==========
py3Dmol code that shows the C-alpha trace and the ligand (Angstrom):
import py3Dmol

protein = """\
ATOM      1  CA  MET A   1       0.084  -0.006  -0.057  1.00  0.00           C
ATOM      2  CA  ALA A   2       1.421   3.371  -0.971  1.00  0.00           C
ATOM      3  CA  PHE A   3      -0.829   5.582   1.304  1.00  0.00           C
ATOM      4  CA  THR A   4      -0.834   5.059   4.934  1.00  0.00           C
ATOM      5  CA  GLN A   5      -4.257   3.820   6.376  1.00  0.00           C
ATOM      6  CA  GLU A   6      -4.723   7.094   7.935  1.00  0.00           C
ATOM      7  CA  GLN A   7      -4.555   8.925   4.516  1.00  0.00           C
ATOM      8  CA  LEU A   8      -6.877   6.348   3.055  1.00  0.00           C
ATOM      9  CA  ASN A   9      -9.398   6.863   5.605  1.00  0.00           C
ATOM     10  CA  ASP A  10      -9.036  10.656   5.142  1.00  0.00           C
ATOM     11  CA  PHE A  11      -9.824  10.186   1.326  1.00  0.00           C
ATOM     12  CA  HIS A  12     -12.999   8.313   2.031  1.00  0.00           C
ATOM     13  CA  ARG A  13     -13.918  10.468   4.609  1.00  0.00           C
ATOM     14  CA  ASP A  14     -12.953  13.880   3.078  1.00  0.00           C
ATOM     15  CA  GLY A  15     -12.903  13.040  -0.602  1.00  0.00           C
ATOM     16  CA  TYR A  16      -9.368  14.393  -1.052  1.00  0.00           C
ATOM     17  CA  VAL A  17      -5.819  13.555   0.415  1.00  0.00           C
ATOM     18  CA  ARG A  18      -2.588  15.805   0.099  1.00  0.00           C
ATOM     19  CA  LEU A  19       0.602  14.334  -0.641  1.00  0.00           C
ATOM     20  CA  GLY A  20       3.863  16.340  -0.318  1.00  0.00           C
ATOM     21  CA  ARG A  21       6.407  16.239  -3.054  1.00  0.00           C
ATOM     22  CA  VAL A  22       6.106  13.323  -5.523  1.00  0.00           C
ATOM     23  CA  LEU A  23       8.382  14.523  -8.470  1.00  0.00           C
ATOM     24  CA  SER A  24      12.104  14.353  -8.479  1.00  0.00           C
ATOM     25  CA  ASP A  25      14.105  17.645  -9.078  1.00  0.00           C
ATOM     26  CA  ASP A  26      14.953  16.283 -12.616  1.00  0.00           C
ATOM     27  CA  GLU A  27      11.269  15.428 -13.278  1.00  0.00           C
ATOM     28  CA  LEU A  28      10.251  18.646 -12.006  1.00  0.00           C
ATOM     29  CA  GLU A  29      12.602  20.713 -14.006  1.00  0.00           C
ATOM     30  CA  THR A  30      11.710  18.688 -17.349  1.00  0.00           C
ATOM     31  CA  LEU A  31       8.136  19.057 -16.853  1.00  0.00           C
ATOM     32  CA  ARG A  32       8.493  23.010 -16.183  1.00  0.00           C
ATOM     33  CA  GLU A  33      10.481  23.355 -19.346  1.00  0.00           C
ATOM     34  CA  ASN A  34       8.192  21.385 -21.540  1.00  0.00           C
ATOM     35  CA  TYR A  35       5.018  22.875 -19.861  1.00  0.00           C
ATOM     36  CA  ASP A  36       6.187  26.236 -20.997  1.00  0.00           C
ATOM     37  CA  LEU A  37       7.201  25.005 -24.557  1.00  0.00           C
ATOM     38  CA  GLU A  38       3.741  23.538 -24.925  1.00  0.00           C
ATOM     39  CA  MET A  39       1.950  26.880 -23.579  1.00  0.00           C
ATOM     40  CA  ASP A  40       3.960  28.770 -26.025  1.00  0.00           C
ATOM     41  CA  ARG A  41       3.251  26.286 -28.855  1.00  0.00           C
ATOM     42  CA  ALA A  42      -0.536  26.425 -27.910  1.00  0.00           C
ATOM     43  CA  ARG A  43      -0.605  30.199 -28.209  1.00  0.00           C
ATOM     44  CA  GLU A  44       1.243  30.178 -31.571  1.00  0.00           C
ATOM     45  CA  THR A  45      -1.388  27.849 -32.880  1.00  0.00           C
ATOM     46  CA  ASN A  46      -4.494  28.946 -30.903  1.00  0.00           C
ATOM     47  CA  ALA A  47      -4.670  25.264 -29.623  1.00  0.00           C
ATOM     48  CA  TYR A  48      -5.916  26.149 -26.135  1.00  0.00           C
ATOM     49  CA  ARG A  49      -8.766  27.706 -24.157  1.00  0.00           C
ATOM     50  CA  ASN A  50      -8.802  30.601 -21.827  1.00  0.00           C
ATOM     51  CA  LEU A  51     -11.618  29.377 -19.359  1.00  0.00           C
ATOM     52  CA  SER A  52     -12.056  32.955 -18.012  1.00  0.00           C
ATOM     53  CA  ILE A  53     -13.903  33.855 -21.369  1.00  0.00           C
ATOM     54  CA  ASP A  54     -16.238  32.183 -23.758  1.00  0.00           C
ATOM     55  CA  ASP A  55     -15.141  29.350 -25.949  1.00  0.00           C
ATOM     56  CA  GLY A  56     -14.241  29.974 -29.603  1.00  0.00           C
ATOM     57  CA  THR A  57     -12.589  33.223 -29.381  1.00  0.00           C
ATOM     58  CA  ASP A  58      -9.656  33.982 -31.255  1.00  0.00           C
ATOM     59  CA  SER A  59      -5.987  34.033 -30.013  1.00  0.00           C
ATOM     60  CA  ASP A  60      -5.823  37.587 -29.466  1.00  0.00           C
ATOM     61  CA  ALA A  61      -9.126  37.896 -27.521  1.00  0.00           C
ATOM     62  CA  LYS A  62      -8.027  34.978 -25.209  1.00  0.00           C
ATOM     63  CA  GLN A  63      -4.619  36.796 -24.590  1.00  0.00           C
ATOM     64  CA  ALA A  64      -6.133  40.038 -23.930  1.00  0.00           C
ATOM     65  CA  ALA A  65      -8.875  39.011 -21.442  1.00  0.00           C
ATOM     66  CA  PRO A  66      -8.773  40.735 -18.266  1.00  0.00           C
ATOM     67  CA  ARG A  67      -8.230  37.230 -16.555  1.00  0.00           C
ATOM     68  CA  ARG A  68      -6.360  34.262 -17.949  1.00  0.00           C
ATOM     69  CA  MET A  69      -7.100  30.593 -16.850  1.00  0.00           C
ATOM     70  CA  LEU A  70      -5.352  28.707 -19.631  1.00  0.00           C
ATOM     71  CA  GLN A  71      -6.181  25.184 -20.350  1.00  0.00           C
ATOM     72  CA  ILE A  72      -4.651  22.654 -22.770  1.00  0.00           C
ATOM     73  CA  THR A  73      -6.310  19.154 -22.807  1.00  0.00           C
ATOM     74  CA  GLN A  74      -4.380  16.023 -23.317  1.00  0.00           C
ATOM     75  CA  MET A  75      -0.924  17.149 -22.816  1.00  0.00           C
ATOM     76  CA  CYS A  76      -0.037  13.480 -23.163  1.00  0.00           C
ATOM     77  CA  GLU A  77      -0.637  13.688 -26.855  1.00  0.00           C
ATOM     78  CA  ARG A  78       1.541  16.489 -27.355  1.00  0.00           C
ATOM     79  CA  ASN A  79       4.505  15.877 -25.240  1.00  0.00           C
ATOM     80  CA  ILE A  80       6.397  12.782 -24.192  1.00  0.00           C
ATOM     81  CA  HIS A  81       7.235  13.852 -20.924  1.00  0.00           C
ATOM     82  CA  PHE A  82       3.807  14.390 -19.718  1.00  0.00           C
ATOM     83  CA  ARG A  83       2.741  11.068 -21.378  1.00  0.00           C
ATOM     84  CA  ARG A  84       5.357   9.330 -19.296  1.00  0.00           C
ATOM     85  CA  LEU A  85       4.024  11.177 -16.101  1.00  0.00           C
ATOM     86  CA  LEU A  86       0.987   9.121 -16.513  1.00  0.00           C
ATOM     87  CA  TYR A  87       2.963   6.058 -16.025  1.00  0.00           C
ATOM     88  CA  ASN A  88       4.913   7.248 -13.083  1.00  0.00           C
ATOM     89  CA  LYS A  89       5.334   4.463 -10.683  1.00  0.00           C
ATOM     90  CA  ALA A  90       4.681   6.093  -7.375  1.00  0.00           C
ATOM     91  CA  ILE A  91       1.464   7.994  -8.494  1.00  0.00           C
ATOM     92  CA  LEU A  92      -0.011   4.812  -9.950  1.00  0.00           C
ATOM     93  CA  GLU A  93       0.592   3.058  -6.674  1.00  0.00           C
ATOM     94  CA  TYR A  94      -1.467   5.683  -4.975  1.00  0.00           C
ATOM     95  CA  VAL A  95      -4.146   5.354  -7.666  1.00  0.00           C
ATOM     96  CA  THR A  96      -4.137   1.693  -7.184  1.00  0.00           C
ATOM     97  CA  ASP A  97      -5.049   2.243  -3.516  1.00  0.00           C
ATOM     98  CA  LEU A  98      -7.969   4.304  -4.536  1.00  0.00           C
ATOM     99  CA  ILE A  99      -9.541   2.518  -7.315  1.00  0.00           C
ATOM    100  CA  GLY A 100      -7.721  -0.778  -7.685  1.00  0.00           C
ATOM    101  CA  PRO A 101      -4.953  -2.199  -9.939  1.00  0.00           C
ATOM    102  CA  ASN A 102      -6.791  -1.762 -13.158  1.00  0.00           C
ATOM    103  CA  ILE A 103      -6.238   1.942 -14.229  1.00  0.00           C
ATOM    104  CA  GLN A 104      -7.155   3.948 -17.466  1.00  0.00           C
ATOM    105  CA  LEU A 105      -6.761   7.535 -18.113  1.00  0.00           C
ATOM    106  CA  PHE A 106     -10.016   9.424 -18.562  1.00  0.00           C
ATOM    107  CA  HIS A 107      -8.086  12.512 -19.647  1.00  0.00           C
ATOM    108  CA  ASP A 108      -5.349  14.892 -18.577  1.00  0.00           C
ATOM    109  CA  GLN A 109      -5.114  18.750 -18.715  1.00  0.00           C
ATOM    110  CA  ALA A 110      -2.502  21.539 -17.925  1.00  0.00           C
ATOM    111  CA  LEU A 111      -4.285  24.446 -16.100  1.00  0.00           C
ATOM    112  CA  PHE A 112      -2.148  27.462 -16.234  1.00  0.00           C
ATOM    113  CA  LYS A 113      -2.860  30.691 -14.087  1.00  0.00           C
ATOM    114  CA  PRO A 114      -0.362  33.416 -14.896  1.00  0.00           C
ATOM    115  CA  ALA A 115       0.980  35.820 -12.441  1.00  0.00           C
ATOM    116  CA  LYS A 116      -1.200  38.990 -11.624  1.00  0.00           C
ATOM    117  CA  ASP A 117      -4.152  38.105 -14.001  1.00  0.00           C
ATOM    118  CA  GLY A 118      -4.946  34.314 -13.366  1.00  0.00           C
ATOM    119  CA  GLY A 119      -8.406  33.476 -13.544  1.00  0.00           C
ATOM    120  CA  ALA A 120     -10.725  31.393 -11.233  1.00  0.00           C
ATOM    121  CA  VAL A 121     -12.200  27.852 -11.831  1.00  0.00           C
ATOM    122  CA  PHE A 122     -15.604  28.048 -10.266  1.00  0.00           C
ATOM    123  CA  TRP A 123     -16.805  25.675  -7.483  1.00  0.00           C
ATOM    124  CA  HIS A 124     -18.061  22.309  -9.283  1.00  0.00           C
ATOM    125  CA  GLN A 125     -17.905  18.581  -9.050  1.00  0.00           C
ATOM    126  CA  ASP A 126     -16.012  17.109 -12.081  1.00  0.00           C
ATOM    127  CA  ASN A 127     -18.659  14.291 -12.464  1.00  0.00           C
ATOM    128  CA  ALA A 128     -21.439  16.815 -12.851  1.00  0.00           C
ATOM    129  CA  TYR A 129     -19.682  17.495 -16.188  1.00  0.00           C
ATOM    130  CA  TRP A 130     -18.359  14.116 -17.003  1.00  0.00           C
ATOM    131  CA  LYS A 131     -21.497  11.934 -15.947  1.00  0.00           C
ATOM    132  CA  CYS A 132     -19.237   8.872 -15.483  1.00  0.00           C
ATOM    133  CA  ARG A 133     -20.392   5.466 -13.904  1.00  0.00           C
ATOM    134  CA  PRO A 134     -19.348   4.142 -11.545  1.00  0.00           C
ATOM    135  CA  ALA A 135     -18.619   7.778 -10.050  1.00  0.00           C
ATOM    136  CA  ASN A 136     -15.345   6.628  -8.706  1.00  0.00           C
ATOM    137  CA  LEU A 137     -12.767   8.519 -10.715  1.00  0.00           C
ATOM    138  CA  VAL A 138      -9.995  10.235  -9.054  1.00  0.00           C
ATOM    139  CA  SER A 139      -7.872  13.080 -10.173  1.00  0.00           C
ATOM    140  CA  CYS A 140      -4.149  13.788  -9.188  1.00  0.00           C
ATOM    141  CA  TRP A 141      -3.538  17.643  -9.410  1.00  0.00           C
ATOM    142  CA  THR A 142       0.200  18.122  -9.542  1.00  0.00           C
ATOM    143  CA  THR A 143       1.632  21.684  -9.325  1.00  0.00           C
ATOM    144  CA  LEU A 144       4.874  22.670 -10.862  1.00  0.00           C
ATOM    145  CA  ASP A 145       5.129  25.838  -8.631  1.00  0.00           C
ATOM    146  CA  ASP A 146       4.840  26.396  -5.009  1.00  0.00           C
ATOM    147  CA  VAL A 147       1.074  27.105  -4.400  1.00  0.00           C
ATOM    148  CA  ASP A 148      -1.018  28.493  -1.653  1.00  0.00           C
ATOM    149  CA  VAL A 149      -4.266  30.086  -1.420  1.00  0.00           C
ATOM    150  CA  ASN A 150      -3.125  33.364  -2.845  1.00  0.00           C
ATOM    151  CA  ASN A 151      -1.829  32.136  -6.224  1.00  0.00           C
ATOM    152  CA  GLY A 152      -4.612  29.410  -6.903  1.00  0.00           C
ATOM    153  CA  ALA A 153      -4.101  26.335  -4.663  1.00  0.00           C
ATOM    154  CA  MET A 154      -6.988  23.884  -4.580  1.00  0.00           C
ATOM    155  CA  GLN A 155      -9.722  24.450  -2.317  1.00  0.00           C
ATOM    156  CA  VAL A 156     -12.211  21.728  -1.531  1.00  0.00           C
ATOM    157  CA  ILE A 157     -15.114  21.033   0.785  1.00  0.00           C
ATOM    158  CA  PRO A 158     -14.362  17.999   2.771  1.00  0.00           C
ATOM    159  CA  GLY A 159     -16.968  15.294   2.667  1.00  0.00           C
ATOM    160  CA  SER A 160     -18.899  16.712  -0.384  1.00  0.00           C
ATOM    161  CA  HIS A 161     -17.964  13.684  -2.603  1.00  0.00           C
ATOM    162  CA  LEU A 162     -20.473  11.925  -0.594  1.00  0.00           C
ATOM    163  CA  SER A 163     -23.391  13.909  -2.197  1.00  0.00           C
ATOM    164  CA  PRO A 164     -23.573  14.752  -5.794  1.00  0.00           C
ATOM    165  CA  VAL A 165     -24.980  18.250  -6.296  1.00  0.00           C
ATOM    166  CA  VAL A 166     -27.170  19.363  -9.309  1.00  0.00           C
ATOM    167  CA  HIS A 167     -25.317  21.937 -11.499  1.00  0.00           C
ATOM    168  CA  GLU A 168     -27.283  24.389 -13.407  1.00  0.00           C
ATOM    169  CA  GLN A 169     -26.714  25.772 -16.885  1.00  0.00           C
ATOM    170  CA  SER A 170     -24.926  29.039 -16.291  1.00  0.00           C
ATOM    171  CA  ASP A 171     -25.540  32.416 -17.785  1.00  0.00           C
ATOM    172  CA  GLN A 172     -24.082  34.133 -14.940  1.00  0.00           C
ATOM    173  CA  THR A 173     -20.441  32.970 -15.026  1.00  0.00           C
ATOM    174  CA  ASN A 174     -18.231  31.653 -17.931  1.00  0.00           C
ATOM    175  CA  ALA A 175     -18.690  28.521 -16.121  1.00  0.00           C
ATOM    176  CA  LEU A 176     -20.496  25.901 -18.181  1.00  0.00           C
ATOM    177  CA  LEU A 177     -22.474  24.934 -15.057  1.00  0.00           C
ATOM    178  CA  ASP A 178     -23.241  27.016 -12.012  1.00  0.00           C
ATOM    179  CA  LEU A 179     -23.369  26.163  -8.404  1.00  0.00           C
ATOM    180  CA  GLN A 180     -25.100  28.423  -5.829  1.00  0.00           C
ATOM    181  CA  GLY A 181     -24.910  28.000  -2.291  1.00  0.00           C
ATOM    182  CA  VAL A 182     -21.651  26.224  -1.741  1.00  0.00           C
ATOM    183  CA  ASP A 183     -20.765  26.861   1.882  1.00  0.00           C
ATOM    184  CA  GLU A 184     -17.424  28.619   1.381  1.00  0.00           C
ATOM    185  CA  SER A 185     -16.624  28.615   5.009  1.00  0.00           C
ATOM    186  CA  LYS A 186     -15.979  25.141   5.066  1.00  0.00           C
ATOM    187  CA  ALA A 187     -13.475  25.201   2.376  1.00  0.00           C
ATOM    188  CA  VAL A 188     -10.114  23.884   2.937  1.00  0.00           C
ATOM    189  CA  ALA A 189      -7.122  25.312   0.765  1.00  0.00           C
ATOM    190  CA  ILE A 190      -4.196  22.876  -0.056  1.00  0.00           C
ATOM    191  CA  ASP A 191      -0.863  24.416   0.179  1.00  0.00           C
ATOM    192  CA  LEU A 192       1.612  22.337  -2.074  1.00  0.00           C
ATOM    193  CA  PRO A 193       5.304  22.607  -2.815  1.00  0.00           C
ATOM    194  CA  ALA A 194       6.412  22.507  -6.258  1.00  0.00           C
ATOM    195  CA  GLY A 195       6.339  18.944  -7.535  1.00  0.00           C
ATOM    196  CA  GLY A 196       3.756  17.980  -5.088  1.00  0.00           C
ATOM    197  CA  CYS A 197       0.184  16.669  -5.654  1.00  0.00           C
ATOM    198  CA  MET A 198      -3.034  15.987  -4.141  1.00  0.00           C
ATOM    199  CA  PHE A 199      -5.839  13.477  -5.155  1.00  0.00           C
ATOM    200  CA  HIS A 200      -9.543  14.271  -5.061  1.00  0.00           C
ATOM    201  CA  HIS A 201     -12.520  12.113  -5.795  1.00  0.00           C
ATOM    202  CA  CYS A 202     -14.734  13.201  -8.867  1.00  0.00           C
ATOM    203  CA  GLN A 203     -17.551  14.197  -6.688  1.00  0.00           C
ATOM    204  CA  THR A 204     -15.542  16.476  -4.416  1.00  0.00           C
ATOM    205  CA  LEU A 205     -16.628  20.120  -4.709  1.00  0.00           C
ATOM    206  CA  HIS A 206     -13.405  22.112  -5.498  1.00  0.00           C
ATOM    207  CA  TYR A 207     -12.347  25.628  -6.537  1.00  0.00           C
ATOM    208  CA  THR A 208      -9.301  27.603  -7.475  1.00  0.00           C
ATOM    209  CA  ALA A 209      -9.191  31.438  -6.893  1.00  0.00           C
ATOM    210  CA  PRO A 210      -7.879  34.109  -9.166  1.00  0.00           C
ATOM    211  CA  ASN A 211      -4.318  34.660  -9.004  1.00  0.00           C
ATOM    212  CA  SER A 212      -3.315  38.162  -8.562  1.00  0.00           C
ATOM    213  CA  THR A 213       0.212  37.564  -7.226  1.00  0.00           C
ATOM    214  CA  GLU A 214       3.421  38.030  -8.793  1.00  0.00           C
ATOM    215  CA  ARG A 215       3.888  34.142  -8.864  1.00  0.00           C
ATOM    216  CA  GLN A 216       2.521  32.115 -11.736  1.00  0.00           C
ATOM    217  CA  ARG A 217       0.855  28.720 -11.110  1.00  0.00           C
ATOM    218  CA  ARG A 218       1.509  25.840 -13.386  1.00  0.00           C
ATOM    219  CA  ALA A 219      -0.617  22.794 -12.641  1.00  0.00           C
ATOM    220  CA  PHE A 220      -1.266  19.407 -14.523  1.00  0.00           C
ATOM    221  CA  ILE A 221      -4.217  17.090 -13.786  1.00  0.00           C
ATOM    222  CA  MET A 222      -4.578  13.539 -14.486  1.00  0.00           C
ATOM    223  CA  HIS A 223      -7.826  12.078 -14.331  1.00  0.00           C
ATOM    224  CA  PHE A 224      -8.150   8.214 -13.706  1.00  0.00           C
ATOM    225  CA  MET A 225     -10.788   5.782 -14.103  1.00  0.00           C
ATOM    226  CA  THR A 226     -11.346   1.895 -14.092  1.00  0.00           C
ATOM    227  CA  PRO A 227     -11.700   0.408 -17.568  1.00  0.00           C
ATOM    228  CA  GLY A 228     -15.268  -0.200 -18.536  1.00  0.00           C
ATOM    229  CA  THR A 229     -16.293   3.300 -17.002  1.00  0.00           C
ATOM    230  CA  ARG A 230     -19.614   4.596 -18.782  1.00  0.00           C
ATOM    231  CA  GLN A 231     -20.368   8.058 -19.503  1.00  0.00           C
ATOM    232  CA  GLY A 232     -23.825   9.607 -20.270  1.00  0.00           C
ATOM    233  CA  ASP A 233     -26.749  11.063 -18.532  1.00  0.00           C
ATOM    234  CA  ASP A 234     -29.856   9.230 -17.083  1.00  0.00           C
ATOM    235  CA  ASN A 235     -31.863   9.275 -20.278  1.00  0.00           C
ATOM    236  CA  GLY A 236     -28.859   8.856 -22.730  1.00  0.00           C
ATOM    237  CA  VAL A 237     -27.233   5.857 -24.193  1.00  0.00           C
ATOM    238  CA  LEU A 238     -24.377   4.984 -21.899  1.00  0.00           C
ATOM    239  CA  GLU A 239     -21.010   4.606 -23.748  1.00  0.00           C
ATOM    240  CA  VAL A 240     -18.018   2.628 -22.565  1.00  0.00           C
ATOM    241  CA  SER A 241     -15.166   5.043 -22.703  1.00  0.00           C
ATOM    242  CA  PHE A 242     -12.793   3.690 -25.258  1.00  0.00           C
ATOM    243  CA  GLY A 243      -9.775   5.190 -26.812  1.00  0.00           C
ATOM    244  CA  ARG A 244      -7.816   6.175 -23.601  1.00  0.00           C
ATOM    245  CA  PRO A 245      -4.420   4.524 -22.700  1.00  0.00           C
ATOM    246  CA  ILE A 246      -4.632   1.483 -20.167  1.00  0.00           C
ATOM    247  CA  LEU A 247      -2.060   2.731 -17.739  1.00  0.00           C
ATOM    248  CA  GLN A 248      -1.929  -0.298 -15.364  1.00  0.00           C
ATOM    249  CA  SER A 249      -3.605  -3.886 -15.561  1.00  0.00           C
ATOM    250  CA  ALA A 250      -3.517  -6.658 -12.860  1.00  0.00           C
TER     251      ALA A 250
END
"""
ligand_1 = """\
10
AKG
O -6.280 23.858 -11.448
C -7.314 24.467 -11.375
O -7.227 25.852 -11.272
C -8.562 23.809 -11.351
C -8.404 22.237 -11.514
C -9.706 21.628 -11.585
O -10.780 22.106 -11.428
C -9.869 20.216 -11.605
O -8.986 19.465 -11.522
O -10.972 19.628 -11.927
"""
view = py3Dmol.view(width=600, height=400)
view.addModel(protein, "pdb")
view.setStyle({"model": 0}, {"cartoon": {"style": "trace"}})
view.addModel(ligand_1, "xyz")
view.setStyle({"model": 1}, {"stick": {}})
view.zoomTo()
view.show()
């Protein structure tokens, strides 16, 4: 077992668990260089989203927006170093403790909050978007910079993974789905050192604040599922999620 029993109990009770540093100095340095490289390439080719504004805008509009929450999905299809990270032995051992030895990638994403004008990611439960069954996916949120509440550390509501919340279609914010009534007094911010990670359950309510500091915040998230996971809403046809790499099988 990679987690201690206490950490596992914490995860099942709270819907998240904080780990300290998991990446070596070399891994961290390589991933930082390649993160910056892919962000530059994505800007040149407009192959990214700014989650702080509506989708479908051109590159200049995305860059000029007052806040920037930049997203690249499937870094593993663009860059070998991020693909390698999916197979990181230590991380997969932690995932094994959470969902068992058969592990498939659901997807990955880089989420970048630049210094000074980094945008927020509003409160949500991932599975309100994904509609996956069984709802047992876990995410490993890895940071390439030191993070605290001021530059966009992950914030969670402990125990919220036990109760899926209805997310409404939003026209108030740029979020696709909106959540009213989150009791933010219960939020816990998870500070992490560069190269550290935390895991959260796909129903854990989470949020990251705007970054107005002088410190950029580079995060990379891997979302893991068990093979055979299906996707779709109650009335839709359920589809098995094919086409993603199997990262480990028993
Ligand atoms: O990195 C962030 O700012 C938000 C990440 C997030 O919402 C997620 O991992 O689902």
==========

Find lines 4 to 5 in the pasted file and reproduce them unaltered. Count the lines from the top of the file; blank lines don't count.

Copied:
ATOM      1  CA  MET A   1       0.084  -0.006  -0.057  1.00  0.00           C
ATOM      2  CA  ALA A   2       1.421   3.371  -0.971  1.00  0.00           C